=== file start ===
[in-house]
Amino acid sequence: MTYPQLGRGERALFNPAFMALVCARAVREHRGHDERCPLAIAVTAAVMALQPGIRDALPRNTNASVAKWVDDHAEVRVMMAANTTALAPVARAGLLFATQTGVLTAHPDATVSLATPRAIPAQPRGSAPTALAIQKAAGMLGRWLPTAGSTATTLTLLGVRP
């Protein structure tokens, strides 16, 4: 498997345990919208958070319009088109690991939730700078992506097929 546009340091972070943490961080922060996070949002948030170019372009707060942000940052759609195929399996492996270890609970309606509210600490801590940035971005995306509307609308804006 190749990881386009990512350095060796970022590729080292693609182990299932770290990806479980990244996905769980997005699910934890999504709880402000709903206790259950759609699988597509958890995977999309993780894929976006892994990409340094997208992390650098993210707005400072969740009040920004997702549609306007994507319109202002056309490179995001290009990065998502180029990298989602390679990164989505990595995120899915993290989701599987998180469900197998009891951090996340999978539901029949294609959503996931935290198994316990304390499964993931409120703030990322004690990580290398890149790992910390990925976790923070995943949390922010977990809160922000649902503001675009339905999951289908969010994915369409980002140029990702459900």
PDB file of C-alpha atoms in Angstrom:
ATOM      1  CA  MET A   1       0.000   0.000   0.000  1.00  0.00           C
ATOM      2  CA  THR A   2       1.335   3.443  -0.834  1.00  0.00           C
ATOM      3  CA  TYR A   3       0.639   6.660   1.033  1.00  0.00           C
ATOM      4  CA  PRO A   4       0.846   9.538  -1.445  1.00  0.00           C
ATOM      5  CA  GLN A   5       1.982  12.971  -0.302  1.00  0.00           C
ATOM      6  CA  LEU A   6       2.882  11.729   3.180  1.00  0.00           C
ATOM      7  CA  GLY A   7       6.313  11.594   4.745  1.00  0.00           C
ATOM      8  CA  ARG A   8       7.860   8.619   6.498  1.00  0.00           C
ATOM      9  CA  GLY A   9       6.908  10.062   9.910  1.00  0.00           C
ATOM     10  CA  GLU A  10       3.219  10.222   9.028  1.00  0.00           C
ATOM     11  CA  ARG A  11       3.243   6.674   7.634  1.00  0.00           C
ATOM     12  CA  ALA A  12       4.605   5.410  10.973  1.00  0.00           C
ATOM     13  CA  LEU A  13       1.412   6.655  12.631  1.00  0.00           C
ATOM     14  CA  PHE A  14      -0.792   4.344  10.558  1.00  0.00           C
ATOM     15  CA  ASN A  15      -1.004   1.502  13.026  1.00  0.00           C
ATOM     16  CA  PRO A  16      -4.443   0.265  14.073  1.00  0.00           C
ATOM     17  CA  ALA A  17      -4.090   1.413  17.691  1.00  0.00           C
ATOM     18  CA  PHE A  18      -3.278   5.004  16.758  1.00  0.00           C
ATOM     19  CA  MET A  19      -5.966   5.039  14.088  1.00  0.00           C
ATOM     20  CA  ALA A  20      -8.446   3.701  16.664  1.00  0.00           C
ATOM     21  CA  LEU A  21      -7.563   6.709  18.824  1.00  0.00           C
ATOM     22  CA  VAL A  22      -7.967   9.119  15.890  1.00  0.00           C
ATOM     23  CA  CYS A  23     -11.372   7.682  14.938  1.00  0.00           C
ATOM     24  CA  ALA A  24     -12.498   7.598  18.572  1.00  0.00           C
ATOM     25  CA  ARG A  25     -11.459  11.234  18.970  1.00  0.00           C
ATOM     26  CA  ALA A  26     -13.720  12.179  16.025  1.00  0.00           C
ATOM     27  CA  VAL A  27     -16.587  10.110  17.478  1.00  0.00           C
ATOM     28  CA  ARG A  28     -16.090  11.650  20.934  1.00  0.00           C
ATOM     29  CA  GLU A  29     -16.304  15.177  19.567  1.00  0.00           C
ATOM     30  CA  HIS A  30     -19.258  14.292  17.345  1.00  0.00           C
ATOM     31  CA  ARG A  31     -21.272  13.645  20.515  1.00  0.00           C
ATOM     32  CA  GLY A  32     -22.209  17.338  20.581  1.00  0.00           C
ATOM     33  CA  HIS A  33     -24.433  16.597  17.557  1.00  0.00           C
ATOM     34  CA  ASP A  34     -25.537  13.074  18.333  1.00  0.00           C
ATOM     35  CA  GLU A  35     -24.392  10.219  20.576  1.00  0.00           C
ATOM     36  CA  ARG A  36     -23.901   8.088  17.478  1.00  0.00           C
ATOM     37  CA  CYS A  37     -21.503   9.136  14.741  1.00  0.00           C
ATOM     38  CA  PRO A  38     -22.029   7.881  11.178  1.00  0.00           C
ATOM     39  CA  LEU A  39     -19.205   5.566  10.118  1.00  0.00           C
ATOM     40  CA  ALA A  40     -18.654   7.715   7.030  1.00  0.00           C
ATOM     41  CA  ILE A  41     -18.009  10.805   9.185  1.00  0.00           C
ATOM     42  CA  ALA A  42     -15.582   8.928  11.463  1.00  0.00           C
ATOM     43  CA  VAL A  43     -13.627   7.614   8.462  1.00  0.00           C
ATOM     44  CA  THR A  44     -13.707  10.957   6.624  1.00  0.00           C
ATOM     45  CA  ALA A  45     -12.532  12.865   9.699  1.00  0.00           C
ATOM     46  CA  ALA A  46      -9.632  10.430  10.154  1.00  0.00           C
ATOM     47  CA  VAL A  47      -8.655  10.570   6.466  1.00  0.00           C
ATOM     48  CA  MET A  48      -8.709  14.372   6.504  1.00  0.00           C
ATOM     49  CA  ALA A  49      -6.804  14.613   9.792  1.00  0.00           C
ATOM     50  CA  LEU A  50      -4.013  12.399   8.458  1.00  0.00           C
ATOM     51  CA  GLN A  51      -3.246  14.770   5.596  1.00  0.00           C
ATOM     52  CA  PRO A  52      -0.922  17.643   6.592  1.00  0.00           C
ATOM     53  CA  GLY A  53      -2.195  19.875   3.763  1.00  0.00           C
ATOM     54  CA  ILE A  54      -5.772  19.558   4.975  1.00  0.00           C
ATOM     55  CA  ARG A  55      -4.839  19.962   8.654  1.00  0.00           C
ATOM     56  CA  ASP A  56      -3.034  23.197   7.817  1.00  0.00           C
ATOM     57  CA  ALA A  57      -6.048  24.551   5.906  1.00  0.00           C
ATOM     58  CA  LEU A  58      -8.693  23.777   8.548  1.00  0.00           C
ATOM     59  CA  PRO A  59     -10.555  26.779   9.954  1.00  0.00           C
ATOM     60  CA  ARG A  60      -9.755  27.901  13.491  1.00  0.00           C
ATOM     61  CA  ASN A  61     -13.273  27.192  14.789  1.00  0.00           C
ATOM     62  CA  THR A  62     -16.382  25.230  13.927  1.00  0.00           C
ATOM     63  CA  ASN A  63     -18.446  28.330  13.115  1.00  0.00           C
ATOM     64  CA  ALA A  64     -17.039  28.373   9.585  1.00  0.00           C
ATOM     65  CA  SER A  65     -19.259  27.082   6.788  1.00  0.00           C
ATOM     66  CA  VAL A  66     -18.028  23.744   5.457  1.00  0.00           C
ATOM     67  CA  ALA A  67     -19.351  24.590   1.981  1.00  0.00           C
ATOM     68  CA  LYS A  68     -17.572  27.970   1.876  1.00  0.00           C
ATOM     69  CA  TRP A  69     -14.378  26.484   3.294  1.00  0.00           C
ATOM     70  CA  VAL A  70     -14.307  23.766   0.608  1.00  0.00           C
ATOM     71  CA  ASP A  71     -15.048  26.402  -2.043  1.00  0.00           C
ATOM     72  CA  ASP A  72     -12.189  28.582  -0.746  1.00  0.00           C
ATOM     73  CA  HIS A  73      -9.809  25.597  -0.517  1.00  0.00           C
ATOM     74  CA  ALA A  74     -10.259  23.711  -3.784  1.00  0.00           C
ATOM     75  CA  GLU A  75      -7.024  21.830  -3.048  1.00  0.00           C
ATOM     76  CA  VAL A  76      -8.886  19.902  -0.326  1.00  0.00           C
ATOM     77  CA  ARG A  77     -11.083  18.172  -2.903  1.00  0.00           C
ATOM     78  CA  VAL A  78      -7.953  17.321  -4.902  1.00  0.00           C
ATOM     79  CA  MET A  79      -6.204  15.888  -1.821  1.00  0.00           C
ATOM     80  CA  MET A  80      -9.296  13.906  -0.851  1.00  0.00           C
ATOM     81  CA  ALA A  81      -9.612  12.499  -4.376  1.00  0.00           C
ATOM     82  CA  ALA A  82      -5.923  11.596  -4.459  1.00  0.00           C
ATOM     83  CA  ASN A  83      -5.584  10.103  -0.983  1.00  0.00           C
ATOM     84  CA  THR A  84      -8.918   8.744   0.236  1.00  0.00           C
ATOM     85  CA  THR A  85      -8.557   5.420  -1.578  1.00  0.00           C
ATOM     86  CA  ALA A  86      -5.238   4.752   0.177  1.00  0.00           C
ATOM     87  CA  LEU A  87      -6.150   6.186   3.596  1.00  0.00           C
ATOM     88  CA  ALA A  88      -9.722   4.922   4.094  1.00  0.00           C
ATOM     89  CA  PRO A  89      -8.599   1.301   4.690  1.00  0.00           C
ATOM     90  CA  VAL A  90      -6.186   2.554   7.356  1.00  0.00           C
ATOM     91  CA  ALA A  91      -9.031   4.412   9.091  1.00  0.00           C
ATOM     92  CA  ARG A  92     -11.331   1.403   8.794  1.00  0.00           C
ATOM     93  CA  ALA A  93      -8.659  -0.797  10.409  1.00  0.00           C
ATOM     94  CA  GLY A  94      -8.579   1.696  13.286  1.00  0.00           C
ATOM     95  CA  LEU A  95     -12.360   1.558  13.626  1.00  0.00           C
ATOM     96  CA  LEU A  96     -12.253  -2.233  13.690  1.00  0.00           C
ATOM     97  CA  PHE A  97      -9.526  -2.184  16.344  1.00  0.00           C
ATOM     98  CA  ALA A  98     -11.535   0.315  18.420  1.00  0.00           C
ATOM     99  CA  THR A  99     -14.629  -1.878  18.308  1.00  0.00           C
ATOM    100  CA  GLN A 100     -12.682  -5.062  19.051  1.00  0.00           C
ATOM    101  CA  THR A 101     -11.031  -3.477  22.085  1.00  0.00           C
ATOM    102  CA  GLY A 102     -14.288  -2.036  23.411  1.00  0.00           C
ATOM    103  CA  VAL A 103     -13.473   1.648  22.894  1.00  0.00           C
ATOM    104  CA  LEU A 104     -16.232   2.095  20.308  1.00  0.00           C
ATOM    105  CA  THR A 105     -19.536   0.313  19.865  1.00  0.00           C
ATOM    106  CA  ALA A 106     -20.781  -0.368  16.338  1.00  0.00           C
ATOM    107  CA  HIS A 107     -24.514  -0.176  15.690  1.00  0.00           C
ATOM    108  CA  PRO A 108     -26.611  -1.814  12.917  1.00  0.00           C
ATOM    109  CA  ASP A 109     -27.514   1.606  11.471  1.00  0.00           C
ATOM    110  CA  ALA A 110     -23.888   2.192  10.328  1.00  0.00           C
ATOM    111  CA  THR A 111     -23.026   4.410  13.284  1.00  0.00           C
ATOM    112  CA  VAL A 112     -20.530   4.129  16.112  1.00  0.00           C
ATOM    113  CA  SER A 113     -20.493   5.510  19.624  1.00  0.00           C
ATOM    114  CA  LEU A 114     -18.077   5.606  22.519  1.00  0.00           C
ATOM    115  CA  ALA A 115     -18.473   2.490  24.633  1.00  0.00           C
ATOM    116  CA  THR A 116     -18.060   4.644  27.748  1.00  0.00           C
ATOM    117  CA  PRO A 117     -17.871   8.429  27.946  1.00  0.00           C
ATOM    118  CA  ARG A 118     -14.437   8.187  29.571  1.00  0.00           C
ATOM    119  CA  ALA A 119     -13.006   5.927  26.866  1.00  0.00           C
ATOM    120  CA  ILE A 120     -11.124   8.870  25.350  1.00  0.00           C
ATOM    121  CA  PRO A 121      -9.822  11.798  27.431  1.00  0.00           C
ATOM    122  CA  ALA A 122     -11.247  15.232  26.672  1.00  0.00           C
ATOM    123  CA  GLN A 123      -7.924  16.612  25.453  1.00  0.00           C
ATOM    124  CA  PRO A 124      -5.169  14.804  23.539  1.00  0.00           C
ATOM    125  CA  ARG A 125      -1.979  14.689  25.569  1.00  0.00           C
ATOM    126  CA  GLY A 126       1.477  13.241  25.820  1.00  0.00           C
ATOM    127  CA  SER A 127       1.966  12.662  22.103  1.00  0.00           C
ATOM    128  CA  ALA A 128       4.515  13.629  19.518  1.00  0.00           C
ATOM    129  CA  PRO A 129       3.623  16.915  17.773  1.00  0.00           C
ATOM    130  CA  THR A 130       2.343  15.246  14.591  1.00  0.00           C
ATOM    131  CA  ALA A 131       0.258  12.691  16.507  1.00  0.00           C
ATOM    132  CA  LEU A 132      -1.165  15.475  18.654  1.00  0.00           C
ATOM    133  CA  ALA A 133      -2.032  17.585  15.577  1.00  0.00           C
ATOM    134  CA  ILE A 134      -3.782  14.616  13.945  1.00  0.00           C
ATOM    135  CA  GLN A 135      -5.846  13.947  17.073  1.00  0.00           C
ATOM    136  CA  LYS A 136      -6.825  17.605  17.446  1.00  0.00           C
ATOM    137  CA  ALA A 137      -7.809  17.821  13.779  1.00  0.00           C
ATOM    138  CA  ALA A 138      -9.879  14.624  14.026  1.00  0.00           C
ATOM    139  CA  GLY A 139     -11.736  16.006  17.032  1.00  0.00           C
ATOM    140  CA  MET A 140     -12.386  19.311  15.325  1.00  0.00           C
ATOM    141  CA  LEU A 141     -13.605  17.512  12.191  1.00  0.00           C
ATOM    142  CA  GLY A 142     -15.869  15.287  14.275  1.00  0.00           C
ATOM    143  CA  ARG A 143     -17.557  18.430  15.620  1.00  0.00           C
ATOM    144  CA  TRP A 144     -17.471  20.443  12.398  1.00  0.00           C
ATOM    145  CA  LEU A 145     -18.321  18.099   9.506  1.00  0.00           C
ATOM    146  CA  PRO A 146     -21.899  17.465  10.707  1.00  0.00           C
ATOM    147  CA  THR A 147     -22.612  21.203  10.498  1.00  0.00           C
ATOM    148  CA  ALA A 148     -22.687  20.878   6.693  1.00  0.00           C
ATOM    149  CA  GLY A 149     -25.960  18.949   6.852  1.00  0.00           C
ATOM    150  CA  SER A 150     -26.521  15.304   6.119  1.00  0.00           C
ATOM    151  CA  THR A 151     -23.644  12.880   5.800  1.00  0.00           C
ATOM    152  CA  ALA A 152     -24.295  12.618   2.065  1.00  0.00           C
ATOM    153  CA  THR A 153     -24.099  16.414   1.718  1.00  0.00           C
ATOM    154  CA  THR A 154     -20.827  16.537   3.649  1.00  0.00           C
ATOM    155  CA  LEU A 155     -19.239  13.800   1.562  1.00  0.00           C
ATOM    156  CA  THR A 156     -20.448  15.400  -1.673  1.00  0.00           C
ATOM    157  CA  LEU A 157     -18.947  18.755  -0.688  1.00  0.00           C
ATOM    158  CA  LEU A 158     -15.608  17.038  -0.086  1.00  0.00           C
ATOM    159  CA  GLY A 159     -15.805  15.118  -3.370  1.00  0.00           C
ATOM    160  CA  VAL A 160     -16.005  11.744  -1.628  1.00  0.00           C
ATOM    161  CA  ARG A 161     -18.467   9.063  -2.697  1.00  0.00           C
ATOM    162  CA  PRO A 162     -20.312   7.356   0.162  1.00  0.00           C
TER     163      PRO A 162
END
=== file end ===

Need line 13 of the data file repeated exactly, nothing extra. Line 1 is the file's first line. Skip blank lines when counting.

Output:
ATOM      9  CA  GLY A   9       6.908  10.062   9.910  1.00  0.00           C